By Gemma Goldfingle from Retail Gazette
- Communities Secretary Michael Gove has hit pause on M&S’ plans to demolish its Marble Arch flagship for ministers to scrutinise plans
- The plan, which was due to be signed off by Westminister council, has attracted controversy for the environmental impact of the demolition
M&S’ controversial plan to demolish its Marble Arch flagship have been “paused” by communities secretary Michael Gove so ministers can scrutinise the plans.
Gove has stepped in after London mayor Sadiq Khan opted not to block the planning decision to replace the 100-year-old landmark Oxford Street store with a modern 10-storey building, which includes office space and a gym above a smaller store, despite environmental concerns.
The communities secretary has now instructed Westminister council, which has final sign off on the plans, to “pause” the application, using an Article 31 holding direction that allows the Government to inspect the plans, according to the Evening Standard.
Concerns have been raised about the carbon footprint of the demolition project.
The Greater London Authority’s carbon advisor, architect Simon Sturgis, penned a report that said the demolition was at odds with City Hall’s planning policy of retaining and retro-fitting old buildings and argued that a comprehensive refurbishment was a better option for the flagship store.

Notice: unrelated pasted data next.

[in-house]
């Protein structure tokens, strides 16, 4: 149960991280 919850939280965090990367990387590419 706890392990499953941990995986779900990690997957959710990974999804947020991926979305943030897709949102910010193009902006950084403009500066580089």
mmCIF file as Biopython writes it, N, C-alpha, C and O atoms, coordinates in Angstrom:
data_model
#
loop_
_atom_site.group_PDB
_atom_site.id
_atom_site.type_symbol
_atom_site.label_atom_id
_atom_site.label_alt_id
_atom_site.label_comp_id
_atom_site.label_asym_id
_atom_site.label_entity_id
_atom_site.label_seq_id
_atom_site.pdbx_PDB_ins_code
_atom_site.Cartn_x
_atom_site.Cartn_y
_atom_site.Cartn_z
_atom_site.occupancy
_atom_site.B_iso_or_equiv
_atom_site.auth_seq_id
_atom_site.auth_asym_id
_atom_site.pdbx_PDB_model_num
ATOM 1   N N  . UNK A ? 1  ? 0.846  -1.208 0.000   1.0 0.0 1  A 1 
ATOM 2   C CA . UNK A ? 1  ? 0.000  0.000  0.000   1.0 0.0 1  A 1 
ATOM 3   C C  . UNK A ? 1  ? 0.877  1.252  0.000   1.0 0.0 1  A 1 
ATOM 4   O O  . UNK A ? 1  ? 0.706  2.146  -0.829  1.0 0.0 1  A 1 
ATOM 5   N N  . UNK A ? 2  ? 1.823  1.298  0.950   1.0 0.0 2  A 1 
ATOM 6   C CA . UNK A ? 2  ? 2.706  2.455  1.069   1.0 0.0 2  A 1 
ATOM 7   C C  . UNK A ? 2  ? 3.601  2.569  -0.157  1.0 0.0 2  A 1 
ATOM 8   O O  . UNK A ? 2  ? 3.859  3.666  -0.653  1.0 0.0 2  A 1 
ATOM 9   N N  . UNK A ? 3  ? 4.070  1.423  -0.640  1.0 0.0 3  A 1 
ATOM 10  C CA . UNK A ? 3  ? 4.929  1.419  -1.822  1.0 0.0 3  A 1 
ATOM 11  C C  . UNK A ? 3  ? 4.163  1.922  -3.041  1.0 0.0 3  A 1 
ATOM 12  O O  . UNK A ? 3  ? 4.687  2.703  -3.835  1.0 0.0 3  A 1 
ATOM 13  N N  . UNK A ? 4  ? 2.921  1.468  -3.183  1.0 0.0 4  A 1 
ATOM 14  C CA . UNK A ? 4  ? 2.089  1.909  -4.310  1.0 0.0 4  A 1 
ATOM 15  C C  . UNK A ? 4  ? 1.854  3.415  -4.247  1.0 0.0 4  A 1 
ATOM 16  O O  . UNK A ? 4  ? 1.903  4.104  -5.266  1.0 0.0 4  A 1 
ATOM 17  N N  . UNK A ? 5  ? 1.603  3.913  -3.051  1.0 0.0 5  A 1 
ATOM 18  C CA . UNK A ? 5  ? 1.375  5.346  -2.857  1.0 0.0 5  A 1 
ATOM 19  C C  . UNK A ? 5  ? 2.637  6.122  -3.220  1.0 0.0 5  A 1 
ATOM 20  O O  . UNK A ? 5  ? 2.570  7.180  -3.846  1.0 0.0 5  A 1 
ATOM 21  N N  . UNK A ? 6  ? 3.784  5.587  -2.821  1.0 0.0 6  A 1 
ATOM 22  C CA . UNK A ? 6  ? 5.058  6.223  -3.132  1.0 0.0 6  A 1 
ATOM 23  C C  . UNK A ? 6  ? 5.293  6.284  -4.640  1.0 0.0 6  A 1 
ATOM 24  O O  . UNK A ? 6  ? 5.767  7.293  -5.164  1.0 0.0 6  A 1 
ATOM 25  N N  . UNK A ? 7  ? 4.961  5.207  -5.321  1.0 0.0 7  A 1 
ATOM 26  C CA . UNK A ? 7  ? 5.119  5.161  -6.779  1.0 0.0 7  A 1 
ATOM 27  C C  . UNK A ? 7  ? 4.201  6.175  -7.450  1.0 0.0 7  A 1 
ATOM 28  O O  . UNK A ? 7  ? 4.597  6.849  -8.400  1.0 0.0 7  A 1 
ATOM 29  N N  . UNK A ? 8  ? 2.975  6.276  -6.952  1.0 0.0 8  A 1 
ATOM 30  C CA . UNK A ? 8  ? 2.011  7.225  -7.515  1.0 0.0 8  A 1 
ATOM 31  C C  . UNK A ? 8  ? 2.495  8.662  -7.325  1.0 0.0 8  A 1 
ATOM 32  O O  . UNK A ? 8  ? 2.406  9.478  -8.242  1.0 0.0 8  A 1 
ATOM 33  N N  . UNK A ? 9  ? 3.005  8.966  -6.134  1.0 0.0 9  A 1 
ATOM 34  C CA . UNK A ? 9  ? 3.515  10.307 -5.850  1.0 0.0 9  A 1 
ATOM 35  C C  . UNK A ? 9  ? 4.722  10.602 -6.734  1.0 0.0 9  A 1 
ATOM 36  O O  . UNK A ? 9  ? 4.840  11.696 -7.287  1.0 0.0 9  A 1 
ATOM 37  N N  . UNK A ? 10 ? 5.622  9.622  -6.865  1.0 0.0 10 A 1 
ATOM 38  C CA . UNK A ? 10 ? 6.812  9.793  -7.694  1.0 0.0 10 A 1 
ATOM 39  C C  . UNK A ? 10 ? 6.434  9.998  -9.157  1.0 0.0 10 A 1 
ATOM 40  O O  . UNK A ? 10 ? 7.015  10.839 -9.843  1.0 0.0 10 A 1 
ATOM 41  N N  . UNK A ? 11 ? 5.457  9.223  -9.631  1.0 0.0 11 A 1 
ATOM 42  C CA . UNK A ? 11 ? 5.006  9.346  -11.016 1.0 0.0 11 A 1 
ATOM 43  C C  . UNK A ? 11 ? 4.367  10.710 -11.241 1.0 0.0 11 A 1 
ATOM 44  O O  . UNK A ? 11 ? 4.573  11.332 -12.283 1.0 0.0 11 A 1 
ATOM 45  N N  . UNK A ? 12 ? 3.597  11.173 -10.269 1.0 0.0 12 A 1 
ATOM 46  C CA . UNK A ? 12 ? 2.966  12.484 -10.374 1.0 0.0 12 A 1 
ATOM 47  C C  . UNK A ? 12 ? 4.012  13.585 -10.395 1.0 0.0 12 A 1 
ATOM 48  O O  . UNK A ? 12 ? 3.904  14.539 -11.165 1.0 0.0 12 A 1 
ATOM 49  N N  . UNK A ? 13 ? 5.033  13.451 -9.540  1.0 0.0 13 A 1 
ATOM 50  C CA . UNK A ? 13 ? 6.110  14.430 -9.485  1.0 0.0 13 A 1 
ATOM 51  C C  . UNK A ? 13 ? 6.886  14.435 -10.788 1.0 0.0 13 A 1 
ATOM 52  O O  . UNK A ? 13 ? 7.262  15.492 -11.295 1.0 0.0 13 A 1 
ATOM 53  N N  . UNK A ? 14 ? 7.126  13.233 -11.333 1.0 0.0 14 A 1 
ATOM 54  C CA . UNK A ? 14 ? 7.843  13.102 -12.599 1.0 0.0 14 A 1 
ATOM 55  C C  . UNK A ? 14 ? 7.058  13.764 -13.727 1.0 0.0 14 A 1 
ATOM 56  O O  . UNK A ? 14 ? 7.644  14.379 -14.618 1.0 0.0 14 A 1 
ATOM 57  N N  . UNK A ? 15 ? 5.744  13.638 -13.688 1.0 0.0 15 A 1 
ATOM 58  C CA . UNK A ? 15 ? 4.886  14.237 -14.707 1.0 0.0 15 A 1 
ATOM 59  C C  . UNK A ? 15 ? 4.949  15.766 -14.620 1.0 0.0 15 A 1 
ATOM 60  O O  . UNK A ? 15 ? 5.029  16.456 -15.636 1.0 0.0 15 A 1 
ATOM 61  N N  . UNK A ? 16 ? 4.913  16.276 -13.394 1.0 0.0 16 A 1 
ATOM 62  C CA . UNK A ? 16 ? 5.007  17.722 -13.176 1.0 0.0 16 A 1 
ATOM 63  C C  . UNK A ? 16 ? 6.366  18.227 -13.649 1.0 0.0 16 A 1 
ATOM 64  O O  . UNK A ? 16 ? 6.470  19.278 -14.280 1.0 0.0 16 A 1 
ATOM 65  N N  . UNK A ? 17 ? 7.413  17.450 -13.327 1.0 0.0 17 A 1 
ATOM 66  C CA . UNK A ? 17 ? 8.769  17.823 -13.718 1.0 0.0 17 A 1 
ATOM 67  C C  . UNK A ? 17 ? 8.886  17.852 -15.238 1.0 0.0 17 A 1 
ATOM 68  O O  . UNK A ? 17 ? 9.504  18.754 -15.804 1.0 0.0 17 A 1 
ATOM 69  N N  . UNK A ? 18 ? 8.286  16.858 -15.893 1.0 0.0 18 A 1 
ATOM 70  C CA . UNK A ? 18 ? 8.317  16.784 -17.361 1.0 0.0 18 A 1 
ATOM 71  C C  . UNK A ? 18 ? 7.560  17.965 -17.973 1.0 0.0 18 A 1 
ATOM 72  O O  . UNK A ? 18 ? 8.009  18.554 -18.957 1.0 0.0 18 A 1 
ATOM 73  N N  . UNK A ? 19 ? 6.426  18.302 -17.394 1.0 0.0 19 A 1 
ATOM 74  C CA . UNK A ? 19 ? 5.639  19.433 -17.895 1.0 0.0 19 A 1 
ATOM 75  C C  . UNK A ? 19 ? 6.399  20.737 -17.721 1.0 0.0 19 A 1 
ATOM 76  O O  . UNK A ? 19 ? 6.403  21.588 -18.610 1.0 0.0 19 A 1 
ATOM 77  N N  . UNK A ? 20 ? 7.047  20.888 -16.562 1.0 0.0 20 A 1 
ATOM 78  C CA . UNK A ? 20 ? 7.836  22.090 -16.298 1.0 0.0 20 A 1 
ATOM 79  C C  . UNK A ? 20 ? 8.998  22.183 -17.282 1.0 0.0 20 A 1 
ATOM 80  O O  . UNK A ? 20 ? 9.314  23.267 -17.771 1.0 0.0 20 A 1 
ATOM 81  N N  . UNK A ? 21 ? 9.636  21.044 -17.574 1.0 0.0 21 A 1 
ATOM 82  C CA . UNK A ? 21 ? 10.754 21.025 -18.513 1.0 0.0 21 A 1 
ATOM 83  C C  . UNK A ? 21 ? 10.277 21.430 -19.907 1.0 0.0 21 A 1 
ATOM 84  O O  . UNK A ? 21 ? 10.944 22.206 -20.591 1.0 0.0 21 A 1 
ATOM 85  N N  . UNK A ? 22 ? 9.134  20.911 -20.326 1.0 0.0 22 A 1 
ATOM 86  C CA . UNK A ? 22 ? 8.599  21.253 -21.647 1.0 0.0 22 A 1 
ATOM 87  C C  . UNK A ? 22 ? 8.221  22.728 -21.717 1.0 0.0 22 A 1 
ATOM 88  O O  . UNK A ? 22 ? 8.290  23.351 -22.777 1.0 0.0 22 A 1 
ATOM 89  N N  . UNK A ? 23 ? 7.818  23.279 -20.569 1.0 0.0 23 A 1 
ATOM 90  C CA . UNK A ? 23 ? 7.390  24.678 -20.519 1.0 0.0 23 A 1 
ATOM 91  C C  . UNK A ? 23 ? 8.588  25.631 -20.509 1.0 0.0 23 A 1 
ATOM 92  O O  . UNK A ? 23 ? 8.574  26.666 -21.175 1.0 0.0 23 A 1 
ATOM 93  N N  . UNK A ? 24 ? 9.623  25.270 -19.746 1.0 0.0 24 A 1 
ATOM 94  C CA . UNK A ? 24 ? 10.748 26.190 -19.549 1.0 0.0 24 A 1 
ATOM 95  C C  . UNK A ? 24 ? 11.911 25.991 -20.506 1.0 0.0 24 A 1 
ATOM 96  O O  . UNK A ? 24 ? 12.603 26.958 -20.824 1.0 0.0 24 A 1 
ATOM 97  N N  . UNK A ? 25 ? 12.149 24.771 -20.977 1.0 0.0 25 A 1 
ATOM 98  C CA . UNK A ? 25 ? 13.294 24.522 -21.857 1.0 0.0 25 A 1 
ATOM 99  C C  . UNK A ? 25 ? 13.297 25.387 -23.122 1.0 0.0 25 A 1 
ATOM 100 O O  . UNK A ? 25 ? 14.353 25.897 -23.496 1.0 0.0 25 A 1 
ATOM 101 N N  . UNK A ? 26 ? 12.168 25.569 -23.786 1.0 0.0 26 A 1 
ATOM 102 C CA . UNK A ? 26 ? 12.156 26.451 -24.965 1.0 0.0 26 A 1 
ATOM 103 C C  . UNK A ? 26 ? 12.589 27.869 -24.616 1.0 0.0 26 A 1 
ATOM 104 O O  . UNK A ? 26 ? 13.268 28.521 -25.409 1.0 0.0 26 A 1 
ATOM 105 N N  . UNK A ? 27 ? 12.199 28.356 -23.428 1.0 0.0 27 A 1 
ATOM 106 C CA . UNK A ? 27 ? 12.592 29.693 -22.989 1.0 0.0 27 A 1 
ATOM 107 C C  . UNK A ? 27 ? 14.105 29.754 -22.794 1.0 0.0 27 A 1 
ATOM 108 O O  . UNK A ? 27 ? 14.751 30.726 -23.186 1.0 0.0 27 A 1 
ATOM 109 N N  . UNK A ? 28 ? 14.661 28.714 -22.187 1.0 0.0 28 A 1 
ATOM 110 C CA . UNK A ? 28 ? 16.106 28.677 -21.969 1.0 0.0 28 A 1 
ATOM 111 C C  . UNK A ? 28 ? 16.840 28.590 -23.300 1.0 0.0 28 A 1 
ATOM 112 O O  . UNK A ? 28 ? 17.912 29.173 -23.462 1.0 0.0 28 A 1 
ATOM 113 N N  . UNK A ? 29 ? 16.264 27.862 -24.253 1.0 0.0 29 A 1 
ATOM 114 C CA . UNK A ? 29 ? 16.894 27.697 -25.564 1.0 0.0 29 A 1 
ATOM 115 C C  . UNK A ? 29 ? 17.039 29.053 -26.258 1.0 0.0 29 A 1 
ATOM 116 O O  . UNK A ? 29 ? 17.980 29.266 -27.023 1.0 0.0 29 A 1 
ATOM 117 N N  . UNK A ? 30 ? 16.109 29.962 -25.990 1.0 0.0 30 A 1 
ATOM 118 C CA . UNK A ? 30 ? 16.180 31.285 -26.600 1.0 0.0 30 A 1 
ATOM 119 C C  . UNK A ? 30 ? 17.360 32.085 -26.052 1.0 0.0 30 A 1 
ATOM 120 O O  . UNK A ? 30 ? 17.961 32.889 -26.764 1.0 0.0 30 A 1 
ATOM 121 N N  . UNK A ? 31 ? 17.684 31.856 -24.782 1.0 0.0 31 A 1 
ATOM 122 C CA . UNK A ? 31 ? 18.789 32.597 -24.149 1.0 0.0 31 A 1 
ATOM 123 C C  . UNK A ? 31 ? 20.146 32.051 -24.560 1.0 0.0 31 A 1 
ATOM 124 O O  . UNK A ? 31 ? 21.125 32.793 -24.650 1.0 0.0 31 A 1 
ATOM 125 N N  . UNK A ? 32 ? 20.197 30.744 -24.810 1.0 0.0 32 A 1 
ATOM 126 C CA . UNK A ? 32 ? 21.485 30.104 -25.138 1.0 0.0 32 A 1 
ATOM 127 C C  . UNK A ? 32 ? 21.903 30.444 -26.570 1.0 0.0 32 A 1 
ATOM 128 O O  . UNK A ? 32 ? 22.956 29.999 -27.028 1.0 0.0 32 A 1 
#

But last week Khan decided the redevelopment could go ahead despite the concerns as he found that the carbon footprint of the demolition had been considered from the offset.
Although Khan referred the application back to Westminister council for sign off, Gove can now prevent the scheme from going ahead.
A Department of Levelling Up, Housing and Communities spokesperson told the Evening Standard that M&S’s application will be “assessed against published policy on calling-in applications and a decision will be issued in due course”.
An M&S spokesman said: “The plans we have submitted to build a new, vibrant M&S store fit for modern retail and sustainable office space has been approved at every stage and strongly supported by the local community as a key part of the regeneration of an iconic part of London.
“As well as attracting new investment and footfall, a detailed assessment on the carbon impact across the whole lifecycle of the building was undertaken by independent experts who concluded that the new build offered significant sustainability advantages over a refurbishment.”